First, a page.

Southern California: beaches galore

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Erum Khan/Staff

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You can tell you’re getting closer to the beach once the pedestrians you pass are wearing fewer and fewer articles of clothing. Suddenly, shirtless men abound, and loose T-shirts ending just below the backside are all girls need to throw on top of their bikinis. This perfectly toned, tanned, scantily clad image of surfers and babes is what the world sees when they think “California.” After all, Katy Perry sang about “Daisy Dukes, bikinis on top!” So it must be true.

Well, a lot of the time it is — at least, in what we real California girls like to call SoCal. When you say you’re going to the beach, most of the time it’s pertinent to ask, “Which one?” Newport Beach, Huntington Beach, Venice Beach? I have three other ones within pretty close proximity of my home alone, not to mention the ones a bit farther out that my family and I visit less often. I’m one of those odd creatures who doesn’t actually enjoy sand-crusted feet and saltwater sticking to my skin, but it’s still somehow comforting to have the beach nearby. It’s nice to have the option of going, even if it’s just once in a while.

What I love best about our beaches is that you don’t have to be in a bathing suit to have a good time, despite what popular songs tell us. You can just walk along the boardwalk or take a picnic and eat by the water. You can duck into different shops nearby — not to buy things but just to look at what they have. At Laguna Beach, my all-time favorite in So Cal, there are countless shops and eateries near the sand and water to explore. You can marvel at handmade trinkets, admire animals and flowers made entirely of wood or step into one of many art galleries to see which paintings and sculptures are on display. You could buy some too, but as a student on a budget, I abstain from splurging on more than the occasional candy apple.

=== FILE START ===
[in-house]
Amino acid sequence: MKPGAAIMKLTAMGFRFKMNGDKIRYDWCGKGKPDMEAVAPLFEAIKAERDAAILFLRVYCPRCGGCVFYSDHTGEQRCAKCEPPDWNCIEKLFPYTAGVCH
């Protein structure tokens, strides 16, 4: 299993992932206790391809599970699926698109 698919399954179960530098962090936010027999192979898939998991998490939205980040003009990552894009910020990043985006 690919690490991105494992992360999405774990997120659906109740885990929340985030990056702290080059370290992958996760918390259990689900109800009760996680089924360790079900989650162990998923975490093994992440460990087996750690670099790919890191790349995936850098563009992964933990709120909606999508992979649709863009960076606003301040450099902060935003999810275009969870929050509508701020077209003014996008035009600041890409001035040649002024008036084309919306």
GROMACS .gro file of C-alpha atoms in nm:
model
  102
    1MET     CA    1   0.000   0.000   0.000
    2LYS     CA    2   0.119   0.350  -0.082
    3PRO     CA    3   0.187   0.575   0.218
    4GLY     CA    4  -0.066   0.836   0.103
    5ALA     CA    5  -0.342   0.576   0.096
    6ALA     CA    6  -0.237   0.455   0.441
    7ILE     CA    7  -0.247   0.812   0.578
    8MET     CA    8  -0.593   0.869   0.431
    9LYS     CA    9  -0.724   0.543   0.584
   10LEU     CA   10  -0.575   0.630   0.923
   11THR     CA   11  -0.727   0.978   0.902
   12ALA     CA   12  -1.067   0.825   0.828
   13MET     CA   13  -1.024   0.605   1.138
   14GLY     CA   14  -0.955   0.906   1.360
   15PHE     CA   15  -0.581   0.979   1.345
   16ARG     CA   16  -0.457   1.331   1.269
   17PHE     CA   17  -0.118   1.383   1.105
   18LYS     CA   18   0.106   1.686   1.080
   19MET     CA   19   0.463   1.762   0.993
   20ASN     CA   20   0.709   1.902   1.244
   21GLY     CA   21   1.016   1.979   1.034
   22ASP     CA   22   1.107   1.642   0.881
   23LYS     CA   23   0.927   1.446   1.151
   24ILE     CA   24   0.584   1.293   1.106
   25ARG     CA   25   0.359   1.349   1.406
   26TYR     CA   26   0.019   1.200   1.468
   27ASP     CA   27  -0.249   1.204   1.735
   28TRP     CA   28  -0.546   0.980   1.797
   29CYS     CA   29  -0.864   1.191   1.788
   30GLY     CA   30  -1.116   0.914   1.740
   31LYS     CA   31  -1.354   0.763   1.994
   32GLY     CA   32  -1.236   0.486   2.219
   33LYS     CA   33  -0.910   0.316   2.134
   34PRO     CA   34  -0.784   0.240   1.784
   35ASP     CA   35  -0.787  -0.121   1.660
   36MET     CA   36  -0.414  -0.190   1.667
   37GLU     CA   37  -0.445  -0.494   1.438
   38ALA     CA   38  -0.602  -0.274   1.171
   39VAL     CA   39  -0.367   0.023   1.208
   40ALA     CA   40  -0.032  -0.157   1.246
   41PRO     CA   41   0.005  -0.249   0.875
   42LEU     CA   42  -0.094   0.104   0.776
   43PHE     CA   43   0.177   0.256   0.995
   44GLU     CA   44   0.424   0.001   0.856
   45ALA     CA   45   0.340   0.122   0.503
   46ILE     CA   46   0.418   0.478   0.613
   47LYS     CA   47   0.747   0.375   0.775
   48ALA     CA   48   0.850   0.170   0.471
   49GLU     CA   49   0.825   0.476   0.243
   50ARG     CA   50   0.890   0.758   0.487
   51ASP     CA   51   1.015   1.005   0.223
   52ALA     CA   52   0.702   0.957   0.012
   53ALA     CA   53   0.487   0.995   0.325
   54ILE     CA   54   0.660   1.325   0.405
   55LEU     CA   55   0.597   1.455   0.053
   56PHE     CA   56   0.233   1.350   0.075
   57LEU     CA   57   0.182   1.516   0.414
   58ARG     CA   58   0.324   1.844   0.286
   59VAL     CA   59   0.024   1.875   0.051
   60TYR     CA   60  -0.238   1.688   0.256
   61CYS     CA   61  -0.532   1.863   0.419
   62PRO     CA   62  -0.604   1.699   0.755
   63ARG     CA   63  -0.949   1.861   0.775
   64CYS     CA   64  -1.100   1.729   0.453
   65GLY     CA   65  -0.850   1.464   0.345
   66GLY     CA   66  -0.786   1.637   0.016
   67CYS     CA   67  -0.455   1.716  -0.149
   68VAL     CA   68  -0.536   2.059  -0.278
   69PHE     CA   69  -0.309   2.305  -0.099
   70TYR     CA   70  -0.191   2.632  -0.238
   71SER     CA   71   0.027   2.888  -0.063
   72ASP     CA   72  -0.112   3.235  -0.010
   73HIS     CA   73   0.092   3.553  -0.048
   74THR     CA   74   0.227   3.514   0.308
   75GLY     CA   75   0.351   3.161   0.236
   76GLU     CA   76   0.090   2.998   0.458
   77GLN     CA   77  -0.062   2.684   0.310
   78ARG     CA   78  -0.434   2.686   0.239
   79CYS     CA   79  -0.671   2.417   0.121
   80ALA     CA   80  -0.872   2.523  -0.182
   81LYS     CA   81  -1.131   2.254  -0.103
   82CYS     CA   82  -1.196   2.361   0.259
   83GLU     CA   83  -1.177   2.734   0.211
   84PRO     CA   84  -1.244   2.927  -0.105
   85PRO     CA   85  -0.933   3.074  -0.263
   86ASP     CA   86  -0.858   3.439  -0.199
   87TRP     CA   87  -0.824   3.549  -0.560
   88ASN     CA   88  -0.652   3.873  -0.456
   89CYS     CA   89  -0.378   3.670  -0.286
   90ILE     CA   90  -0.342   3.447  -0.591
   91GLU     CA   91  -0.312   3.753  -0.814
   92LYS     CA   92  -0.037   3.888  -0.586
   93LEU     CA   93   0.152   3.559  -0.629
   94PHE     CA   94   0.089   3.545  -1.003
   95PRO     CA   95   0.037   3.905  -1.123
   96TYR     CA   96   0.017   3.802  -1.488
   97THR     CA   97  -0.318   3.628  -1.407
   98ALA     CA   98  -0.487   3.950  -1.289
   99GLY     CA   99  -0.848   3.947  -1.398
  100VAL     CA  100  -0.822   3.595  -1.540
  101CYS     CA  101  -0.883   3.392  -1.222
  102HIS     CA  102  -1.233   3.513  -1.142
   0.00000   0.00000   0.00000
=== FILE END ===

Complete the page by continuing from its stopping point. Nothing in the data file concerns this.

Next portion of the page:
There at the shore, there’s no hurry to go anywhere, nothing you need to check off your grocery list. True, most people there are either in weekend mode or vacation mode — hence the location. But overall, there seems to be some transformation people undergo as they approach the shoreline. It becomes time to put on the shades and kick back in the sun with a good book in your hand. Sure, traffic can still be horrendous, and parking is a hassle, especially with disgruntled officers prowling the streets checking meters. But where else can you find people also going to work in flip flops and Bermuda shorts?

There may be water up north (it is the Bay Area, after all), but it just doesn’t compare to SoCal spots. The Bay Area has an entirely different atmosphere. I’ve never been able to pinpoint exactly why I prefer one over the other, but the air just seems to change depending on where you are. And even if you do manage to find a nice beach near Berkeley, can it really compare to those near the O.C.? Come on, try going down to the Berkeley Marina after seeing Venice Beach, and tell me it’s the same. You may get a nice glimpse of the water, but it most definitely will not be the same experience.

Contact Erum Khan at [email protected]

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